Developing Analysis, Modeling, and Simulation Tools for Connected Automated Vehicle Applications: Traffic Optimization for Signalized Corridors—Case Studies in Ann Arbor, MI, and Conroe, TX
Traffic Optimization for Signalized Corridors (TOSCo) is a series of innovative connected and automated vehicle applications designed to optimize traffic flow and minimize stopping on signalized arterial roadways. Real-time infrastructure information about queues and traffic signal operations are used by TOSCo equipped vehicles to plan and control their speeds to enhance mobility and reduce emissions across the corridor. This study investigated the mobility and environmental benefits of deploying TOSCo in one low and one high-speed corridor. The low-speed corridor was the 3.9-mile-long Plymouth suburban corridor, located in Ann Arbor, Michigan, which consisted of 11 intersections (nine arterial and two freeway interchanges). The high-speed corridor was the 12-mile-long stretch of SH 105, located in Conroe, Texas, which consisted of 15 intersections. Microscopic simulation models of the two selected suburban corridors were used to examine the potential mobility and environmental benefits of using TOSCo under different market penetration rates.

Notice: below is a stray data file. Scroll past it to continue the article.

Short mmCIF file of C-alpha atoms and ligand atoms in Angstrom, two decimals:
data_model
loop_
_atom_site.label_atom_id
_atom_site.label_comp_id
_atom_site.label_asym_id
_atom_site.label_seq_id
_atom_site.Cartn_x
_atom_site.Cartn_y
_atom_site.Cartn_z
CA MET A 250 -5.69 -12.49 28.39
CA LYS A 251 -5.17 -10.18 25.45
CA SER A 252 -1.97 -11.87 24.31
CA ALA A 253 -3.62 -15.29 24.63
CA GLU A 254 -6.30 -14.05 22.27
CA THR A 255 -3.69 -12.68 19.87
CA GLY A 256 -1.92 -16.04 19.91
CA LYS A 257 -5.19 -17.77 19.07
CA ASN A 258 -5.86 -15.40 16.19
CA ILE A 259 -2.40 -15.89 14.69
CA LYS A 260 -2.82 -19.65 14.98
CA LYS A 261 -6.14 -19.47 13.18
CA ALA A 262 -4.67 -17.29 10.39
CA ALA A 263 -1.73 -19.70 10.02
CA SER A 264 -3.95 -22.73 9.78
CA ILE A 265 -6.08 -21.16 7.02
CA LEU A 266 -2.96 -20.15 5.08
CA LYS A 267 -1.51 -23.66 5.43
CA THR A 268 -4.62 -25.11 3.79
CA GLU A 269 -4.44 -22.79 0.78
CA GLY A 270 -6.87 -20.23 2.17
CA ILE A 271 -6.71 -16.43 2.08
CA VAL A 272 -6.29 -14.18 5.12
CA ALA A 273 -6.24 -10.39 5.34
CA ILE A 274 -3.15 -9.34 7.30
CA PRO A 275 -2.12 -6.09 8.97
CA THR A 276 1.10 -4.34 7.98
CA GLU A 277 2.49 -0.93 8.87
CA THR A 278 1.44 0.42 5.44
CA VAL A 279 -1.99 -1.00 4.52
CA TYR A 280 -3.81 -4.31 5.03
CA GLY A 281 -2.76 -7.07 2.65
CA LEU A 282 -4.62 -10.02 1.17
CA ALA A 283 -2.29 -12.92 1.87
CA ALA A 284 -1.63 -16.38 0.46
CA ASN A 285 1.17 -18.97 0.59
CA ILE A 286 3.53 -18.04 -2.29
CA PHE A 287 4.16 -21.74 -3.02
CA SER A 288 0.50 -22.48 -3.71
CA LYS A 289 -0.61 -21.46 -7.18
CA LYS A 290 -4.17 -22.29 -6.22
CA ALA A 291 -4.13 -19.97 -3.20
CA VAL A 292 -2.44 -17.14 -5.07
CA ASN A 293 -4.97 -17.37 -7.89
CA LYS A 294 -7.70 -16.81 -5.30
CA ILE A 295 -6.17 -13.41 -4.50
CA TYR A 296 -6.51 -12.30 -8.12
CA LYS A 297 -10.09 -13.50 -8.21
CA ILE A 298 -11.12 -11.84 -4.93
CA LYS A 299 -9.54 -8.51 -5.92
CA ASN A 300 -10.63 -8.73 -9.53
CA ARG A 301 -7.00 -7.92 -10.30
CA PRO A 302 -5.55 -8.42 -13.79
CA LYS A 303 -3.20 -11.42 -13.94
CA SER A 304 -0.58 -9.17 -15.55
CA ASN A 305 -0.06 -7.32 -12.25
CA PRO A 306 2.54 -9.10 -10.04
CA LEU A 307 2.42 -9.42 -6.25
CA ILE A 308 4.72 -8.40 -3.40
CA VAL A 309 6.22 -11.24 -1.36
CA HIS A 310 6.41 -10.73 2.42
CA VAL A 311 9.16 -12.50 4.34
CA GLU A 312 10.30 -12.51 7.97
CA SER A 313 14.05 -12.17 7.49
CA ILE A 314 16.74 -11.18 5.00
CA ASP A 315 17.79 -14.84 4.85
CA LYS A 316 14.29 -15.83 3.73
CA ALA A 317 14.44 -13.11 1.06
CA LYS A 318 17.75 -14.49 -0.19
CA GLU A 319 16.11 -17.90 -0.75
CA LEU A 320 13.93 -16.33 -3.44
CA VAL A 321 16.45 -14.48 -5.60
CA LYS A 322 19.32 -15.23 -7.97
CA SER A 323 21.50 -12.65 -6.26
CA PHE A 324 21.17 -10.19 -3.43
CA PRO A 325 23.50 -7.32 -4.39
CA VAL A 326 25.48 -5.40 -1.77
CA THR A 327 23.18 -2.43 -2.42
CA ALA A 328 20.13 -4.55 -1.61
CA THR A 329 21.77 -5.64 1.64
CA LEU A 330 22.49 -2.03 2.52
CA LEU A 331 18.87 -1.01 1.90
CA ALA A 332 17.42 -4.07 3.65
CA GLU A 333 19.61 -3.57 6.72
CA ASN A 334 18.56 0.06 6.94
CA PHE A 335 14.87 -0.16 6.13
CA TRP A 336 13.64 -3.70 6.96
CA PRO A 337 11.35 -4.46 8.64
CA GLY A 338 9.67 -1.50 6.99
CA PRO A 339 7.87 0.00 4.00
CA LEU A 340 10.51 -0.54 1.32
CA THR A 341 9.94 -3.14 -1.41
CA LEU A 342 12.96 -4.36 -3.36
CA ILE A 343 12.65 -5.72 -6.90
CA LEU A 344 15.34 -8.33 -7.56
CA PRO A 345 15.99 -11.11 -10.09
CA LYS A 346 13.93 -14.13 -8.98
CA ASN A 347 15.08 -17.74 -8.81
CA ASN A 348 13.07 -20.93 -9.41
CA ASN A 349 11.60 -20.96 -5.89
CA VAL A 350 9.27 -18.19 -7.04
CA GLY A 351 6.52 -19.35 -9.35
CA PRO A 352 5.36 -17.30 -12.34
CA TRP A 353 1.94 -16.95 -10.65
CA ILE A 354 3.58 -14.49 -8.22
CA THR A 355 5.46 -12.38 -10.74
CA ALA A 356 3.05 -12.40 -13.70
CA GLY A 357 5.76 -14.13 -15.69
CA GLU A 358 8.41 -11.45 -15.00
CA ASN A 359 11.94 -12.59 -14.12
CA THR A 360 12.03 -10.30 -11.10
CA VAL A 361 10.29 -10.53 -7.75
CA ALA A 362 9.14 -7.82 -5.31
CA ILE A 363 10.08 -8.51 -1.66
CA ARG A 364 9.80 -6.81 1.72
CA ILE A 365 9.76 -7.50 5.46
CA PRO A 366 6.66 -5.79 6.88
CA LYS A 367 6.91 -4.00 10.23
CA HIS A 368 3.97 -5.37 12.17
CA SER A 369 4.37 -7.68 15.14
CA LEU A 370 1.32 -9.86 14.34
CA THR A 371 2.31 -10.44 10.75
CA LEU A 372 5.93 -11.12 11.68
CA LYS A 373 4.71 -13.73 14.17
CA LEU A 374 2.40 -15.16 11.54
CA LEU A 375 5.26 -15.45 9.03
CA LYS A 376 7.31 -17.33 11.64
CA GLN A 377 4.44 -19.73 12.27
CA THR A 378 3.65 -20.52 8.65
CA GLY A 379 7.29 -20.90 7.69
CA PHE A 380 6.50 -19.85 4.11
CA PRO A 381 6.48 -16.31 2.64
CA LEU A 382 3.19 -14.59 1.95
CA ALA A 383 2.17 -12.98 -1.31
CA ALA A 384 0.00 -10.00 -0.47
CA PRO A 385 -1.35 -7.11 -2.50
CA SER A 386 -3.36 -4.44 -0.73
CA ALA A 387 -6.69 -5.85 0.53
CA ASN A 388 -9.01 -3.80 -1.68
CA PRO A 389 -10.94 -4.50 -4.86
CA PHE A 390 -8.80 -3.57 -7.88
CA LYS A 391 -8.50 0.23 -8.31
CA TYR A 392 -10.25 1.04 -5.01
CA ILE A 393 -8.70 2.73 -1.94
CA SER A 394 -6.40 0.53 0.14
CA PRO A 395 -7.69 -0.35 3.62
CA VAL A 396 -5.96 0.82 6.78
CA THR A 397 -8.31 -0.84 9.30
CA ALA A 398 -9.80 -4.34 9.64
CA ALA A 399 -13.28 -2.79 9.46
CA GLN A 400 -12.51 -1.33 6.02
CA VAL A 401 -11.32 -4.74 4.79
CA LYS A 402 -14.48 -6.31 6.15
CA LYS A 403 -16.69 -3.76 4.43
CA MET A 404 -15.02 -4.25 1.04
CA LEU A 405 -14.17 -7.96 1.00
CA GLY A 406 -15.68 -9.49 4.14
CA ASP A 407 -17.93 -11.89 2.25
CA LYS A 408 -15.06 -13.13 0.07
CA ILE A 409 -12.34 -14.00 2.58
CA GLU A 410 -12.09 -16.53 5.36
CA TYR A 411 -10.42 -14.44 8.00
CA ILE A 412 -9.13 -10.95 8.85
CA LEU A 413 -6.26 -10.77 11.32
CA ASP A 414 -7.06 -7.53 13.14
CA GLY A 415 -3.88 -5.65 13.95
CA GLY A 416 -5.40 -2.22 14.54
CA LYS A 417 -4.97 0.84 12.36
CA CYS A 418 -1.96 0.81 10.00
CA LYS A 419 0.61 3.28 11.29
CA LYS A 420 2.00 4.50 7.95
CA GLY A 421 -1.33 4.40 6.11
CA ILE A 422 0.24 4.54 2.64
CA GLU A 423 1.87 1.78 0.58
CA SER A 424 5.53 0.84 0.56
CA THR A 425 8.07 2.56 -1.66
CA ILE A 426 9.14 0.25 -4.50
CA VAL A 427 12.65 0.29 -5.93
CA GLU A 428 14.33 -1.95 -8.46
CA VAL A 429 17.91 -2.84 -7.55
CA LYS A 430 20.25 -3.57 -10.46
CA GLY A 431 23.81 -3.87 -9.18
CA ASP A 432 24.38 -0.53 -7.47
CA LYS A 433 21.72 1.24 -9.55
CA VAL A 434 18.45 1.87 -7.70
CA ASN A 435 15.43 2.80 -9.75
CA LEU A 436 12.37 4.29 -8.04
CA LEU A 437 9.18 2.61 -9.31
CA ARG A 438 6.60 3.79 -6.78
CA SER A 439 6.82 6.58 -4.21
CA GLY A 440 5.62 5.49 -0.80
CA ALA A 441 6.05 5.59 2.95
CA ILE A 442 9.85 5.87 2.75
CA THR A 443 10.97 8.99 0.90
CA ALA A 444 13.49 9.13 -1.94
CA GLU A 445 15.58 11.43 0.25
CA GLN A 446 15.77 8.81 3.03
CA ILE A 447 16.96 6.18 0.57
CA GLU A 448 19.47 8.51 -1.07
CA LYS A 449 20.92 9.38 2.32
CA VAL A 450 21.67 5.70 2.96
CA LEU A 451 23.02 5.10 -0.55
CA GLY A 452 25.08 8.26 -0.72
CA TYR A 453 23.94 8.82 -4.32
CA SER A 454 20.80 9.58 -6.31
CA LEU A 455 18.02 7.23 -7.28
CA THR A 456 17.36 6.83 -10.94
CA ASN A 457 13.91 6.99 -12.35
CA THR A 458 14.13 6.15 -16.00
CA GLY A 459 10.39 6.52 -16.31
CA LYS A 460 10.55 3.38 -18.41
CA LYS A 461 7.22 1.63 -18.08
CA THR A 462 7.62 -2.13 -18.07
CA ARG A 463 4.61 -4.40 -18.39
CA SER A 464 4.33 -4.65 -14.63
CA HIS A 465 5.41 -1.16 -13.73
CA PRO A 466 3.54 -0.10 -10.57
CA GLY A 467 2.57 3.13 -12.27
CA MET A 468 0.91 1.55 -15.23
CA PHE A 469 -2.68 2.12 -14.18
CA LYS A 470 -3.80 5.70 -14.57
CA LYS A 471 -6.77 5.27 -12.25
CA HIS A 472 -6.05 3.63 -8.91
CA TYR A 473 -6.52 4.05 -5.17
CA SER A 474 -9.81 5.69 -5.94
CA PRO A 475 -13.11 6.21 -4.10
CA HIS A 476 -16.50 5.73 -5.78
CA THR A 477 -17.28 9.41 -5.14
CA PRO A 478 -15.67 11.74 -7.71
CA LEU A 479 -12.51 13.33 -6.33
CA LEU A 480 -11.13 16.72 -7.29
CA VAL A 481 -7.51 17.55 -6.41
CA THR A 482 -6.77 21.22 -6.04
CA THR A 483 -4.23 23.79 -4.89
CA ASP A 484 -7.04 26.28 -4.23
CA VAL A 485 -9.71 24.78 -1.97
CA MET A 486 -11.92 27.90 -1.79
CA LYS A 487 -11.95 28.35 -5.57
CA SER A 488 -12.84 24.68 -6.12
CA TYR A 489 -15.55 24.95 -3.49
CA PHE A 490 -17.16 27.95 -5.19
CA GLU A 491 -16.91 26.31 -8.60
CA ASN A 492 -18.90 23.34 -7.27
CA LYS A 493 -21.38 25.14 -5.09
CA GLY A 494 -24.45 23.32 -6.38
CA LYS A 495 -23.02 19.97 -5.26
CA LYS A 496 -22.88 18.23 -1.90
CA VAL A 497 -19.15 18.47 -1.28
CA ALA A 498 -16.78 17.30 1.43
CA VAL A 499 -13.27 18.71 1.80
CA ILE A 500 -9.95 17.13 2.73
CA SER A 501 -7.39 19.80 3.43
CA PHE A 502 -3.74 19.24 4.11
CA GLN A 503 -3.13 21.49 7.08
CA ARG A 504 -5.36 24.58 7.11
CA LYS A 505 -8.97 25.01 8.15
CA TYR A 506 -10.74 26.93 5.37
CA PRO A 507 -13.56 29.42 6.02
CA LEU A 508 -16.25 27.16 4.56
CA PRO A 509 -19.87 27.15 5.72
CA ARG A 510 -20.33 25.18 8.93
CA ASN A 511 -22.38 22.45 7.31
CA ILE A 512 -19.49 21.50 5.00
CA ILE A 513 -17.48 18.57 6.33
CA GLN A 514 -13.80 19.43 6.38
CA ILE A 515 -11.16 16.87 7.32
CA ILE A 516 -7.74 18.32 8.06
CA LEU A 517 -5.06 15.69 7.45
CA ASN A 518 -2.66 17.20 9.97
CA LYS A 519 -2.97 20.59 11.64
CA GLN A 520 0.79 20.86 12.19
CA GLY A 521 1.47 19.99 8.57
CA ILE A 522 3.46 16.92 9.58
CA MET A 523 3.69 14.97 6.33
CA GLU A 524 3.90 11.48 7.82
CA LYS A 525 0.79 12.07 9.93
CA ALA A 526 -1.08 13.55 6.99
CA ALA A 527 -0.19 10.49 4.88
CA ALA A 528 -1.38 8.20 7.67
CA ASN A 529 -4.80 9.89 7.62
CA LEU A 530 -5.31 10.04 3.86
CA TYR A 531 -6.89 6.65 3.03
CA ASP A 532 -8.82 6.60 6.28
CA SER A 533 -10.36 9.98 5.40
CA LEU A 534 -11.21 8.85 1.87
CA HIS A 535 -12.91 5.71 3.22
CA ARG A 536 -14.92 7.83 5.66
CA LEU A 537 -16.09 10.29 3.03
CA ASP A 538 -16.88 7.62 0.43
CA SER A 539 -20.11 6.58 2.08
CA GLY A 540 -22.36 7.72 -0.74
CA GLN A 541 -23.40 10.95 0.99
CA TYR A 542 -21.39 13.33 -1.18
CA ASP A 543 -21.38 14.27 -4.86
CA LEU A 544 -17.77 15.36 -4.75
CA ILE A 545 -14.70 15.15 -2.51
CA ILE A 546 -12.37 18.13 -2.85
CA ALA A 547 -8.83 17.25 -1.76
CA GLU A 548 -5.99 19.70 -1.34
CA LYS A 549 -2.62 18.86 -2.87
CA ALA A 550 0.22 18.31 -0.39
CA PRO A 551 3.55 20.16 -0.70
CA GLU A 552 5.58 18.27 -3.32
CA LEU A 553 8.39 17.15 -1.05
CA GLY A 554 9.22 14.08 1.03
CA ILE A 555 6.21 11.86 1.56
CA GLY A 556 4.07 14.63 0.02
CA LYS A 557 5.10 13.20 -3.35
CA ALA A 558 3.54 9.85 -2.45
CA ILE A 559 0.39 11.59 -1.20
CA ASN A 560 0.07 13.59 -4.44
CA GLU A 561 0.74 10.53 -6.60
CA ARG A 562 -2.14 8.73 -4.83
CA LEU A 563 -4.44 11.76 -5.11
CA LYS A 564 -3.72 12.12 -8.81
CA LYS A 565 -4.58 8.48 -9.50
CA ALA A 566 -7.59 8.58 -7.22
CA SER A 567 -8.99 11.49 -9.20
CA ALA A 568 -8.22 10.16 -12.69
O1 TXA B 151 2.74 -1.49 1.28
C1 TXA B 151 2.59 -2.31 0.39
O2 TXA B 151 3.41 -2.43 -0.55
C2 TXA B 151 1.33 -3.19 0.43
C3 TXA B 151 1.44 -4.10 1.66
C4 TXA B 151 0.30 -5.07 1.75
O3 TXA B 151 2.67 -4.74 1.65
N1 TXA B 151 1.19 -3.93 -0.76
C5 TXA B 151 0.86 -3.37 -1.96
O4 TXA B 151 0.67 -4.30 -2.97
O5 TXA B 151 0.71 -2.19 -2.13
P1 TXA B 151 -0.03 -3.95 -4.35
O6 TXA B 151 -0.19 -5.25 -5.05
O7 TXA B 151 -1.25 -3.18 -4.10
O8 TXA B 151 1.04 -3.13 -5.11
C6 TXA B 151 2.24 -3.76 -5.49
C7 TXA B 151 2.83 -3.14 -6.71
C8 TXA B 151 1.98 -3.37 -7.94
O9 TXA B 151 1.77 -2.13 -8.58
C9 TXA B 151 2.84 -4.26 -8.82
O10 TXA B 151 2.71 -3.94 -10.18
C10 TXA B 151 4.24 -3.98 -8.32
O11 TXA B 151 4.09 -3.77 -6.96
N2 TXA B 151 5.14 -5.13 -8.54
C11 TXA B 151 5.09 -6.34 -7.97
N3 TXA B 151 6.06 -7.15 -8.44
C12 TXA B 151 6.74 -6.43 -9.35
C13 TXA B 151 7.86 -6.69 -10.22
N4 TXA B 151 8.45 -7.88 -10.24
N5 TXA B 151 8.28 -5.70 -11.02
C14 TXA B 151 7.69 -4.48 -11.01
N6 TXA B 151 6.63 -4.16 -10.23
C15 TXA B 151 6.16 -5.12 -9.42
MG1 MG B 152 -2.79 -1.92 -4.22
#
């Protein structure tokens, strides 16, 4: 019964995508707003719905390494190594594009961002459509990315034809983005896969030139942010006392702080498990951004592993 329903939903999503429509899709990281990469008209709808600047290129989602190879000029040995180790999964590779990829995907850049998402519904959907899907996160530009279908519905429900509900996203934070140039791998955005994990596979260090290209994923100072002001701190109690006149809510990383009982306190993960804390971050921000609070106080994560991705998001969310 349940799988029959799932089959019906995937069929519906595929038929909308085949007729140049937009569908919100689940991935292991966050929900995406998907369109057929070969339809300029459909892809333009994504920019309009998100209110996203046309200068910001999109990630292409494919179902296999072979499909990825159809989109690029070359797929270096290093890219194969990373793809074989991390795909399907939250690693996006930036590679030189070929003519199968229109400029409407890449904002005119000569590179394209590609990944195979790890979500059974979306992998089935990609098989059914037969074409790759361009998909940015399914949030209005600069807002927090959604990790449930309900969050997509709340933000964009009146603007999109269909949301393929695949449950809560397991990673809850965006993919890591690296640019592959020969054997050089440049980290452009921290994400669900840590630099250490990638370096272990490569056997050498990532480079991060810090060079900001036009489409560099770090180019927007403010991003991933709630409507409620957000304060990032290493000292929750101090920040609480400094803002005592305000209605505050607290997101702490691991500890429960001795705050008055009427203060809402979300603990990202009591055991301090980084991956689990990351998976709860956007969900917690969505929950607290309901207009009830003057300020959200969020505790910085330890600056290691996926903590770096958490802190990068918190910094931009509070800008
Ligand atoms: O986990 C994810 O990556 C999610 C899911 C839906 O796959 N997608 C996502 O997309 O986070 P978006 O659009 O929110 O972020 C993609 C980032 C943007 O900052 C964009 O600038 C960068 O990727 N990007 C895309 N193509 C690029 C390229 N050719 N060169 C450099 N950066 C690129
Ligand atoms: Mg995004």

An off-the-shelf microscopic simulation tool with advanced programming interface capabilities was selected to support the development and assessment of TOSCo functionality. Performance measures used for evaluating mobility benefits were total delay, stop delay, number of stops, average speed and total travel time. For evaluating environmental benefits, carbon dioxide emissions and energy usage rates were selected.
- TOSCo produced substantial reductions in stop delays and the number of stops in both corridors. TOSCo implementation decreased stop delay by 40 percent in the low-speed corridor and by 80 percent in the high-speed corridor. TOSCo did not cause substantial changes in the total delay experienced by travelers in both corridors.
- The TOSCo system produced similar mobility benefit trends in both low- and high-speed corridors. For example, the total delay, stop delay, and the number of stops decreased by 8.69 percent, 41.80 percent, and 28.69 percent, respectively, in the east bound direction at 100 percent penetration rate. At 100 percent TOSCo penetration rate, the total delay, stop delay, and the number of stops decreased by 3.35 percent, 27.22 percent, and 13.05 percent, respectively in the west bound direction of the low-speed corridor. TOSCo produced more benefits when volume-to-capacity ratio was higher.
- Enabling TOSCo on the through movements of the main approach improved the overall traffic condition that increased the mobility benefits from non-TOSCo approaches as well.
- TOSCo did not have a substantial impact on vehicle emissions or fuel consumption, although TOSCO had minor reductions in hydrocarbon (HC) and Nitrogen Oxides (NOx) in each corridor. Emissions benefits in the low-speed corridor were more sensitive to smaller changes in speed.
- Results from both corridors showed that TOSCo was less effective at low-traffic volume and low-delay intersections. When the traffic volume was low, or signal coordination provided good progression, most vehicles did not need to stop or slow down at the intersection, which left very limited space for TOSCo to adjust vehicle trajectories.